December 6, 2021

Aboriginal light festival

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Australia’s Aboriginal light festival illuminates a 300 million-year-old canvas


One canvas, two kilometres (1.2 miles) long, 300 million years old.

The first Aboriginal light festival of its kind in the world, Parrtjima, is back for another year. It’s an annual, free, ten-night festival celebrating Arrernte (Central Australian) art and culture, held in Mparntwe (Alice Springs, Australia) from Sept. 22 to Oct. 1.

Numerous large-scale light works are being switched on every night, including a highly ambitious illumination of the epic MacDonnell Ranges.

The work, titled, The Heartbeat of Elements of Country (Apmere Ahelhe Itethe [All Country is Alive]), takes over two kilometres of the 300-million-year-old range with a six minute theatrical light display and original audio featuring voice recordings of senior Arrernte people.

Parrtjima curator and First Nations creative director Rhoda Roberts OA worked closely with Aboriginal artists across the desert region, art centres, and a network of respected Arrernte persons to collate the final program.

“Parrtjima shows people that the country is alive, so that visitors and all the non-Arrernte people who live here can have deeper respect for it, and start to see how much it means to us,” says significant traditional owner (Apmereke-artweye of Mparntwe) and festival participant Benedict Kngwarraye Stevens.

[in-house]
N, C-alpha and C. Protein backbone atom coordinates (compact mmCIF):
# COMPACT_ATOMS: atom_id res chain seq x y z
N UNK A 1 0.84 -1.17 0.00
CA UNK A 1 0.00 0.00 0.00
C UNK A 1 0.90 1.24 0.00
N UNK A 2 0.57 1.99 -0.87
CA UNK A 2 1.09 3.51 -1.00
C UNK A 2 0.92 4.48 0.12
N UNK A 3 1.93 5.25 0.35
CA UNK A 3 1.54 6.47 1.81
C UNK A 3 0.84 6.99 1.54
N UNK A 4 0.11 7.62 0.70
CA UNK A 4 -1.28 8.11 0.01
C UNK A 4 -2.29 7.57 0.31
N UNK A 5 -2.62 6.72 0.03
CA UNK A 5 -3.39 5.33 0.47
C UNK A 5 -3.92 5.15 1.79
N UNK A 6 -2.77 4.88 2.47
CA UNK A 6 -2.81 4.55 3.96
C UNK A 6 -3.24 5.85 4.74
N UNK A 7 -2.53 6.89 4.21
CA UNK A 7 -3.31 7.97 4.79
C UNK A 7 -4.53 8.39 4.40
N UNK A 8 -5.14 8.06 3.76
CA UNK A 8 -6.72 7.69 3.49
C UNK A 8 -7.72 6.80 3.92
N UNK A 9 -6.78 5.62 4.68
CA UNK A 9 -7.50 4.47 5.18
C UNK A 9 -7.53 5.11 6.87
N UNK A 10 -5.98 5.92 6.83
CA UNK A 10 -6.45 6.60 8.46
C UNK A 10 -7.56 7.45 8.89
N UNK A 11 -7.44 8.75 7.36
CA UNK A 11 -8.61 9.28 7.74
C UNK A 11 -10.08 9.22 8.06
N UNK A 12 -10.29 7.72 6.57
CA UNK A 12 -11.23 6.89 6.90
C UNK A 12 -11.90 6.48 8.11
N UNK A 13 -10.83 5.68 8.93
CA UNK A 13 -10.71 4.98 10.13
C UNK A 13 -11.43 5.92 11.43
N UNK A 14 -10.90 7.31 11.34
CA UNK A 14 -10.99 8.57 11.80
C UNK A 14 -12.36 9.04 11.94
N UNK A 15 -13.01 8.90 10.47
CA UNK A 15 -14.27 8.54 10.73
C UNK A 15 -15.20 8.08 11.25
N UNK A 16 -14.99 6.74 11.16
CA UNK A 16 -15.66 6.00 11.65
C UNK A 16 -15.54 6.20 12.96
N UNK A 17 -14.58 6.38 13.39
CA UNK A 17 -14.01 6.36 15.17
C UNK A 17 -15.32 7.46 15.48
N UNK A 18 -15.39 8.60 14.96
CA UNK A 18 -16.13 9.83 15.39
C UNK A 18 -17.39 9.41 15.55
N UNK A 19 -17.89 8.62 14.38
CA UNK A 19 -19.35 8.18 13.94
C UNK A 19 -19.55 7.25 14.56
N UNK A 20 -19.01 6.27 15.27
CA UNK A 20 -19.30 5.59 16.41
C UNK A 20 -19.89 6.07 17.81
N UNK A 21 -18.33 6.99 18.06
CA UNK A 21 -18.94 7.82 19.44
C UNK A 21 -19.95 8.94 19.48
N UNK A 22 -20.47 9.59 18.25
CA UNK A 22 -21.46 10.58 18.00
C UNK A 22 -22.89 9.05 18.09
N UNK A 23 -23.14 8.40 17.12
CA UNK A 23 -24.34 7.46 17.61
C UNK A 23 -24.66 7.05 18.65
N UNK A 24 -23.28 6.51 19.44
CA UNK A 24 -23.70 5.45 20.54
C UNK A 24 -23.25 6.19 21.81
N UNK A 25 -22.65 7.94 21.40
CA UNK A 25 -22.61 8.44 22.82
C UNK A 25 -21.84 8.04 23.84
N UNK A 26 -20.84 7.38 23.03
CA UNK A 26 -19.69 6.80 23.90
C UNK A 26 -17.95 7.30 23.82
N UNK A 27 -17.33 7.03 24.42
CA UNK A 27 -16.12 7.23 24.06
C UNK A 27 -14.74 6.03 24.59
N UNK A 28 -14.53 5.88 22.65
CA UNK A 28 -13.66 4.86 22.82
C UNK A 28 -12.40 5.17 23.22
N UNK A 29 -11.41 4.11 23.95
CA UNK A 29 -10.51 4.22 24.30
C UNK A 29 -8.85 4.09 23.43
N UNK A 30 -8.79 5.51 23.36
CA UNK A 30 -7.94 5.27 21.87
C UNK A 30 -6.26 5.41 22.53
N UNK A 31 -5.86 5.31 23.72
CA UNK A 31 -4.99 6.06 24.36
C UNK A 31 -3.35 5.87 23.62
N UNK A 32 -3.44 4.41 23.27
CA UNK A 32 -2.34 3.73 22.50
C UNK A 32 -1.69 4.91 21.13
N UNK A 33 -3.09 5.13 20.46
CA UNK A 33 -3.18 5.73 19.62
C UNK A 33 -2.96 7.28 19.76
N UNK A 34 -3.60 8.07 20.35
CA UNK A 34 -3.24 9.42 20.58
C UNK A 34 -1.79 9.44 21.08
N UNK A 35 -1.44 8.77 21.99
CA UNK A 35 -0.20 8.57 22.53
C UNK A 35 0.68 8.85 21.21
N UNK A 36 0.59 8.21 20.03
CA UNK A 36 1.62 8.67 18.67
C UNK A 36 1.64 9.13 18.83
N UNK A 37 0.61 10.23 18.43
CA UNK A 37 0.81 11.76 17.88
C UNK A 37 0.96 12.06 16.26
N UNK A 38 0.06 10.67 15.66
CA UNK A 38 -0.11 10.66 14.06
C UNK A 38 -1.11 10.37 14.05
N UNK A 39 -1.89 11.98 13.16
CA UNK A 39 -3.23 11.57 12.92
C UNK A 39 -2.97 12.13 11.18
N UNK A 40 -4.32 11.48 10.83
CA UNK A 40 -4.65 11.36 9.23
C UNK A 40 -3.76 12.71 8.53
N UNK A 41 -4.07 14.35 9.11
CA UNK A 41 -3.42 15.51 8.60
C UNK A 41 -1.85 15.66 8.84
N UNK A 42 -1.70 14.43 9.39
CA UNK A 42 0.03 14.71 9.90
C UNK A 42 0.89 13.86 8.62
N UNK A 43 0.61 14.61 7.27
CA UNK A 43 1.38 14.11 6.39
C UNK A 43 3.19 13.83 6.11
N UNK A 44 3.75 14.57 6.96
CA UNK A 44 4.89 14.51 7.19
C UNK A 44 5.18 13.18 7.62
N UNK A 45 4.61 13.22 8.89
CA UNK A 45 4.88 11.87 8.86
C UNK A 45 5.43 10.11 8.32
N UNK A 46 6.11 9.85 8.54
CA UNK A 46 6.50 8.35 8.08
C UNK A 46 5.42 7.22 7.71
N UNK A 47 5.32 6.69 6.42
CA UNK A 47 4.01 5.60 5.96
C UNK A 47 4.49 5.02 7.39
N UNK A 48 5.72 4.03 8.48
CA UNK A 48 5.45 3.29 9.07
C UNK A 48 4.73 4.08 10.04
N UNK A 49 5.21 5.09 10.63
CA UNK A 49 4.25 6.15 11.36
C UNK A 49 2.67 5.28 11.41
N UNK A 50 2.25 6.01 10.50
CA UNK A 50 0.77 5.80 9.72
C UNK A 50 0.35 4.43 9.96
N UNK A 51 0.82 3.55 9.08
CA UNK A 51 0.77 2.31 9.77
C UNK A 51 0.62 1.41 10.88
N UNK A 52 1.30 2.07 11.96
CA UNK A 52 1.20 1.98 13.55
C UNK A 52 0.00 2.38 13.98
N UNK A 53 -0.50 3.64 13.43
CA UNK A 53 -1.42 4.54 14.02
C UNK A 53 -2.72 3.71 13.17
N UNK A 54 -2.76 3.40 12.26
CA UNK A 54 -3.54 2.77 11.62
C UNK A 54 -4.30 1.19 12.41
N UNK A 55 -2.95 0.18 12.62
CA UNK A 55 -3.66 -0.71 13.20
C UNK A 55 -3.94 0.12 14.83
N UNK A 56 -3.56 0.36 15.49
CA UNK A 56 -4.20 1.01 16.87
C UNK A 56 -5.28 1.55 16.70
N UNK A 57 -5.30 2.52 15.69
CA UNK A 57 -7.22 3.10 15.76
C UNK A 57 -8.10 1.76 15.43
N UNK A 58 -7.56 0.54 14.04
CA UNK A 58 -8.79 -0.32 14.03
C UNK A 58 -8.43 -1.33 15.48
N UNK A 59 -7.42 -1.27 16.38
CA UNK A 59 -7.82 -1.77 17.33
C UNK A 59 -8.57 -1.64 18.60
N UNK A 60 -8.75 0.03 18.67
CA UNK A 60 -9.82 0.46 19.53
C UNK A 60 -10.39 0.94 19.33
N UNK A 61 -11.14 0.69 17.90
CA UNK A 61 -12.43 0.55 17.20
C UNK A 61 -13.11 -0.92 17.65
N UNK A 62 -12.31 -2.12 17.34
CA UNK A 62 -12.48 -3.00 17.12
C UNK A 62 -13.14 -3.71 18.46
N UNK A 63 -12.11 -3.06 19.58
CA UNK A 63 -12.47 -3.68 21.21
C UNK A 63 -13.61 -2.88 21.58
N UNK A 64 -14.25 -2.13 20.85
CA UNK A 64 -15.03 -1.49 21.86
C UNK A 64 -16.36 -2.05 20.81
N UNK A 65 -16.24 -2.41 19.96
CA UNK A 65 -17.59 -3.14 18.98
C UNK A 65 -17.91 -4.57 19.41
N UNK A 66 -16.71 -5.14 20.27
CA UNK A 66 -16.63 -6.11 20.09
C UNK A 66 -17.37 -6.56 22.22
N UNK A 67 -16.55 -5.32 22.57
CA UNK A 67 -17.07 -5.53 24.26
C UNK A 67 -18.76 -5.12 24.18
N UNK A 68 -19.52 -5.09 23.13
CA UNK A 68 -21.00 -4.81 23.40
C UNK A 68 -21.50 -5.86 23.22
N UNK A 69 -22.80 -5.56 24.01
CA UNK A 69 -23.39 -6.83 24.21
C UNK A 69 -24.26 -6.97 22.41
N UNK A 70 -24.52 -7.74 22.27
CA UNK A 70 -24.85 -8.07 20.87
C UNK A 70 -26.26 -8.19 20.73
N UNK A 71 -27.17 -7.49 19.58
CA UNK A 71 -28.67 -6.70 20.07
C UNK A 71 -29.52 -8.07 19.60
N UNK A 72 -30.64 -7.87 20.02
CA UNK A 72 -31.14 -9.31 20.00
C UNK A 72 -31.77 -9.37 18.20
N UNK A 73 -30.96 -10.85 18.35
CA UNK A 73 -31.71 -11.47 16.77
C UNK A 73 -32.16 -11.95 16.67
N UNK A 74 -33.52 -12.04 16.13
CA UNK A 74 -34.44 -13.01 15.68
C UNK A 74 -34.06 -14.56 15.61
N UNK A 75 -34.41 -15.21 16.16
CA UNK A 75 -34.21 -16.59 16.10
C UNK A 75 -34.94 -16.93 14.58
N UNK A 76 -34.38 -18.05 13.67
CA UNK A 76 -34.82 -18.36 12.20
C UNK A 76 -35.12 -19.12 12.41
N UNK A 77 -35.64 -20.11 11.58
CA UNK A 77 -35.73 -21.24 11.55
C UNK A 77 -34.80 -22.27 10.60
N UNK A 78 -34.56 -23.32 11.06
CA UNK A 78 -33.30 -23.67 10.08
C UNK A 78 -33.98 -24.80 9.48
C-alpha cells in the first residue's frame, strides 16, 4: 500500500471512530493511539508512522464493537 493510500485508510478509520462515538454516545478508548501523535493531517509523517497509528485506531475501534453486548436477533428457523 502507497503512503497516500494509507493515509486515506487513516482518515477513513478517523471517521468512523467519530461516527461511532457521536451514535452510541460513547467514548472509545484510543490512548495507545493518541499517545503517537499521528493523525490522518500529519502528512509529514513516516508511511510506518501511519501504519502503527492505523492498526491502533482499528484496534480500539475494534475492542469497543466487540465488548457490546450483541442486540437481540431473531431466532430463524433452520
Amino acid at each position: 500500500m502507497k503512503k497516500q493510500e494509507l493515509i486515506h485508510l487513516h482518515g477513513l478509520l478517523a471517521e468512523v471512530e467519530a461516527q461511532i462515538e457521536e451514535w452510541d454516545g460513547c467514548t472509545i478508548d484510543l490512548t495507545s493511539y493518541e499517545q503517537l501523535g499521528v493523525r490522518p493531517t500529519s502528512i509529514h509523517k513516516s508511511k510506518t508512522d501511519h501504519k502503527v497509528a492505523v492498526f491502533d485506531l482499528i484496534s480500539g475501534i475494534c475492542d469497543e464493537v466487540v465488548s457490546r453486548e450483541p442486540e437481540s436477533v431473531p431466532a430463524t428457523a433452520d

“We want people to understand that it has always been a part of us. Parrtjima helps our young people stand tall in front of the world to say, ‘This is our country, this is our art, and this is our culture — and it is good’.”

The event name Parrtjima (pronounced Par-CHEE-ma) comes from the Arrernte group of languages. In Central and Eastern Arrernte, apateme means “to have trouble understanding something” and pwarrtyeme means “to shine” — so together, the event name means both the shedding light and the act of understanding something.

Right in front of the Ranges lies the rest of the festival, in the Alice Springs Desert Park. There’s a returning showcase called Grounded (Apmere Melangke [There’s No Place Like Home]), featuring giant ground projections from Ikuntji artists Eunice Napanangka Jack and Gordon Butcher, and Arrernte artists Patricia Ansell Dodds, Carol Turner and Greg McAdam, and Lindy Brodie from Barkly Regional Arts.

There’s also a new project called Medicine Space (Awelya-akerte Apmere [Medicine Country]), a light and sound installation featuring the work of the Artists of Ampilatwatja group: Michelle Pula Holmes, Julieanne Ngwarraye Morton and Kathleen Nanima Rambler.

Festivals like Parrtjima are more important than ever in countries like Australia, where a connection to country has a complicated history.

“The most important thing for us is to keep passing on our culture to the coming generations. Parrtjima helps us show the world that this is Arrernte country and how beautiful it is,” says Kngwarraye Stevens.

Parrtjima runs Sept. 22 to Oct. 1 in Alice Springs, Australia.


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